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Insys: Anthem Lawsuit Paves The Road For An Equity Raise And Continued Downside Pressure On The Stock


  • Hours after we predicted insurance clawback lawsuits, Insys is sued by Anthem.
  • Other insurers could easily follow as continued lawsuits could turn into a self-fulfilling prophecy.
  • Insys doesn't have the cash balance, or the cash flow stream, to deal with significant legal costs.
  • We believe almost all roads will lead to a dilutive equity raise for the company.

By Parke Shall

It was just hours ago that we wrote our last article on Insys (INSY), warning investors that the fallout and the bad news from the company's Subsys kickback scandal may be nowhere close to over and that INSY should be further avoided as an investment.

Yesterday afternoon it was announced that insurer Anthem was suing the company to clawback money for reimbursements made under false pretenses for Subsys. We wanted to do a quick recap of how this helps affirm our thesis as well as what the contents of the lawsuit contained, in today's article.

In was in our article out just hours ago that we stated,

We believe that there is now a clear path for not just the DOJ for additional criminal prosecution, but a clear path for insurance fraud claw-back by both commercial and government providers (CMS).

No sooner did we say that, than MarketWatch reported,

Health-insurer Anthem Inc. has filed a civil suit alleging that drugmaker Insys Therapeutics Inc. engaged in “fraudulent schemes” to secure reimbursement for the company’s fentanyl painkiller Subsys.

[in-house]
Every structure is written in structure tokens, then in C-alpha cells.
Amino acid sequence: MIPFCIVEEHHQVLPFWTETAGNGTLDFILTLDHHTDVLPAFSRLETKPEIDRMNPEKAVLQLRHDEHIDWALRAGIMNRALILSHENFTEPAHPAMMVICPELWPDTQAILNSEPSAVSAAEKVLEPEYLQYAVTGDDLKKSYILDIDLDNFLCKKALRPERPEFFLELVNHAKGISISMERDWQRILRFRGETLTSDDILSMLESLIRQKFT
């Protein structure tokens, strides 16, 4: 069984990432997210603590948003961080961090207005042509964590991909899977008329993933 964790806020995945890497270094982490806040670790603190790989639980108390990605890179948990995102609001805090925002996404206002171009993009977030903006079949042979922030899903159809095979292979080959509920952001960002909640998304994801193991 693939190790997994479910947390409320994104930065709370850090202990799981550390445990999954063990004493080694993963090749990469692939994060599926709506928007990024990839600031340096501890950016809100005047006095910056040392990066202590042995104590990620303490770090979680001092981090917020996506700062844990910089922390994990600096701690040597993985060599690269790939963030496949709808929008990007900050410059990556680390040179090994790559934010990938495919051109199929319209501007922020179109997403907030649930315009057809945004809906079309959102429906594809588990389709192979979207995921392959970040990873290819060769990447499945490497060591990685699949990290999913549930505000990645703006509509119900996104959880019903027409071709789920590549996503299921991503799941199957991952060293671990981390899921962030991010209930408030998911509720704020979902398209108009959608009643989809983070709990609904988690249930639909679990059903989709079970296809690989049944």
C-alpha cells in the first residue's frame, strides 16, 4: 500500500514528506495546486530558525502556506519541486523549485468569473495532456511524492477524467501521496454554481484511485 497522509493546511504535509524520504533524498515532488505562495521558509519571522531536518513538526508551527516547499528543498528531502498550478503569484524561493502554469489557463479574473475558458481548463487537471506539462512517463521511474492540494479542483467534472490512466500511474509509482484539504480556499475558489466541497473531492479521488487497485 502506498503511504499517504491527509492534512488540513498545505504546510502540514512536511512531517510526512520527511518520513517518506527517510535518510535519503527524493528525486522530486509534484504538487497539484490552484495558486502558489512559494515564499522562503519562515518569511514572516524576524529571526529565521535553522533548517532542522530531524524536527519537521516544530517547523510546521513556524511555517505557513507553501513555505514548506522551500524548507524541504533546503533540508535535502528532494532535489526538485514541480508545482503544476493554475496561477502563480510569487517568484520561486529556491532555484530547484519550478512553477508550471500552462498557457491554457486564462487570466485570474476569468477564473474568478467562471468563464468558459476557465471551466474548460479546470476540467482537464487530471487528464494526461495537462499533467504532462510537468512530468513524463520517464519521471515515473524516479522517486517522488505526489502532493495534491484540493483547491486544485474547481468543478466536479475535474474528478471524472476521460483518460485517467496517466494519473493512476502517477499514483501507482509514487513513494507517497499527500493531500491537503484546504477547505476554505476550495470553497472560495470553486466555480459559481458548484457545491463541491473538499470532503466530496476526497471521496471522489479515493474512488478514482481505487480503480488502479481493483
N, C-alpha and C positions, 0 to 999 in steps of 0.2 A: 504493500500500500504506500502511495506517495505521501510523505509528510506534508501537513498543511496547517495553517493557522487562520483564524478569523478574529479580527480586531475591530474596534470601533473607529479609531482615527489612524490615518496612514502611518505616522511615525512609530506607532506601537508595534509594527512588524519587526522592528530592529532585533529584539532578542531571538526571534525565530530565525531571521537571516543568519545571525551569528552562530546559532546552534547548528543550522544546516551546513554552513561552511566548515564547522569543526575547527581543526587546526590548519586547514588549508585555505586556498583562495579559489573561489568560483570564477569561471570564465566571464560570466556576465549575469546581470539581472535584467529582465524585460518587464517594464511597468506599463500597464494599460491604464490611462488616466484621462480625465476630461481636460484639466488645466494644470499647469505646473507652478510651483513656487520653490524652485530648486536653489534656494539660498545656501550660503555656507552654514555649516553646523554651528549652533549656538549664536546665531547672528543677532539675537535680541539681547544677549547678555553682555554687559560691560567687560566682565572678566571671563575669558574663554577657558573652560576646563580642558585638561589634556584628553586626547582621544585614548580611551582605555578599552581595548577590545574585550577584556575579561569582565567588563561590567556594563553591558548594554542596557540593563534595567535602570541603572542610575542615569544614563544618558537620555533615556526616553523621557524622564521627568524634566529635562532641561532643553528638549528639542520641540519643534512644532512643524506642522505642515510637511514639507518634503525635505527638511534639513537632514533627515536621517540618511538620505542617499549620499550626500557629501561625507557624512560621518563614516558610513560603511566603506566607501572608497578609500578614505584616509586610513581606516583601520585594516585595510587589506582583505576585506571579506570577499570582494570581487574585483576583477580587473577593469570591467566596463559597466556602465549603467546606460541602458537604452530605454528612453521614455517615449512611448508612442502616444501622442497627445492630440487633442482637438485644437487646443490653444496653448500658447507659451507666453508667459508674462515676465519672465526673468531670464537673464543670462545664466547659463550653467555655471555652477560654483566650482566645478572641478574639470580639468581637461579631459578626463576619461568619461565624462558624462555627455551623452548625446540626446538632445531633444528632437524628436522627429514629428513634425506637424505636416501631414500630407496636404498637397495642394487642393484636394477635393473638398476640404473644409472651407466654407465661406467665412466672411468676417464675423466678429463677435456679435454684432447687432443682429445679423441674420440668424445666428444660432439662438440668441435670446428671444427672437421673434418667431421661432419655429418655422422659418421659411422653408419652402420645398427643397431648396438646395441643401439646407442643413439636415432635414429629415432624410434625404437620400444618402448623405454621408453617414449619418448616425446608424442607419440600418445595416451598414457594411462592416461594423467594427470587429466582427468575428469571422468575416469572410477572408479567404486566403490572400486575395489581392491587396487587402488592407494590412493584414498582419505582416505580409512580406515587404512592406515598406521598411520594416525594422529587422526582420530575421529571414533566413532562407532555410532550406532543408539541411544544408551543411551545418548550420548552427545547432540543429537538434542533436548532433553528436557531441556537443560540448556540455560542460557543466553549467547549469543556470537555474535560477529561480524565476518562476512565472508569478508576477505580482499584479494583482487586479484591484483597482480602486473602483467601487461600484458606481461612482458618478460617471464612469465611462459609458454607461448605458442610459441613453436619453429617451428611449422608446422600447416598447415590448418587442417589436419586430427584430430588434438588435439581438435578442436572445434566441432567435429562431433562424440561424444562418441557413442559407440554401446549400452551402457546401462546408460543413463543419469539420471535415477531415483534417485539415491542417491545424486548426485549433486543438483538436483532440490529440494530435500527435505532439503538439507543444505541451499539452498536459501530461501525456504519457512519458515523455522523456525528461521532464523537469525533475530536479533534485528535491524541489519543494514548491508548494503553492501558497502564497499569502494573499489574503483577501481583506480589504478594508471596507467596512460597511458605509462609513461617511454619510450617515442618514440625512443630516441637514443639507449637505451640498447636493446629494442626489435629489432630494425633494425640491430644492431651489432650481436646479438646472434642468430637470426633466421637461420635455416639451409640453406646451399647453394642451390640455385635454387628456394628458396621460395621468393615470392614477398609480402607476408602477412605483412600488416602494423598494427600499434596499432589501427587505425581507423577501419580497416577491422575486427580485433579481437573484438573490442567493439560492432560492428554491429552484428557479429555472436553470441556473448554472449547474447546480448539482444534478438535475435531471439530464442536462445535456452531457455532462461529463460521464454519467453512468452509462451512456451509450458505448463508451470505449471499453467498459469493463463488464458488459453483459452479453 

The suit, filed Wednesday in federal court in Arizona, alleges that Insys bribed doctors and lied to Anthem about patients’ diagnoses to win reimbursement for prescriptions that wouldn’t have been covered otherwise.

Anthem alleges that as a result of the fraud, it paid in excess of $19 million for Subsys prescriptions that shouldn’t have been reimbursed. A spokeswoman for Insys didn’t immediately respond for comment.

Anthem, based in Indianapolis, is seeking unspecified compensatory and punitive damages to be determined at trial, as well as an injunction barring Insys from continuing to engage in the alleged fraudulent conduct.

The opening to Anthem's lawsuit reads like validation to the concerns we have continually written about regarding INSY for the last year or so. It's

This article was written by

Contributors: Scott Tzu, Parke Shall, Thom Lachenmann (contributors write under pen names for anonymity purposes) Please read Seeking Alpha's Policy on Anonymous Contributors to familiarize yourself with the site's terms and conditions relating to anonymous authors.

Analyst’s Disclosure: I/we have no positions in any stocks mentioned, and no plans to initiate any positions within the next 72 hours. I wrote this article myself, and it expresses my own opinions. I am not receiving compensation for it (other than from Seeking Alpha). I have no business relationship with any company whose stock is mentioned in this article.

Seeking Alpha's Disclosure: Past performance is no guarantee of future results. No recommendation or advice is being given as to whether any investment is suitable for a particular investor. Any views or opinions expressed above may not reflect those of Seeking Alpha as a whole. Seeking Alpha is not a licensed securities dealer, broker or US investment adviser or investment bank. Our analysts are third party authors that include both professional investors and individual investors who may not be licensed or certified by any institute or regulatory body.

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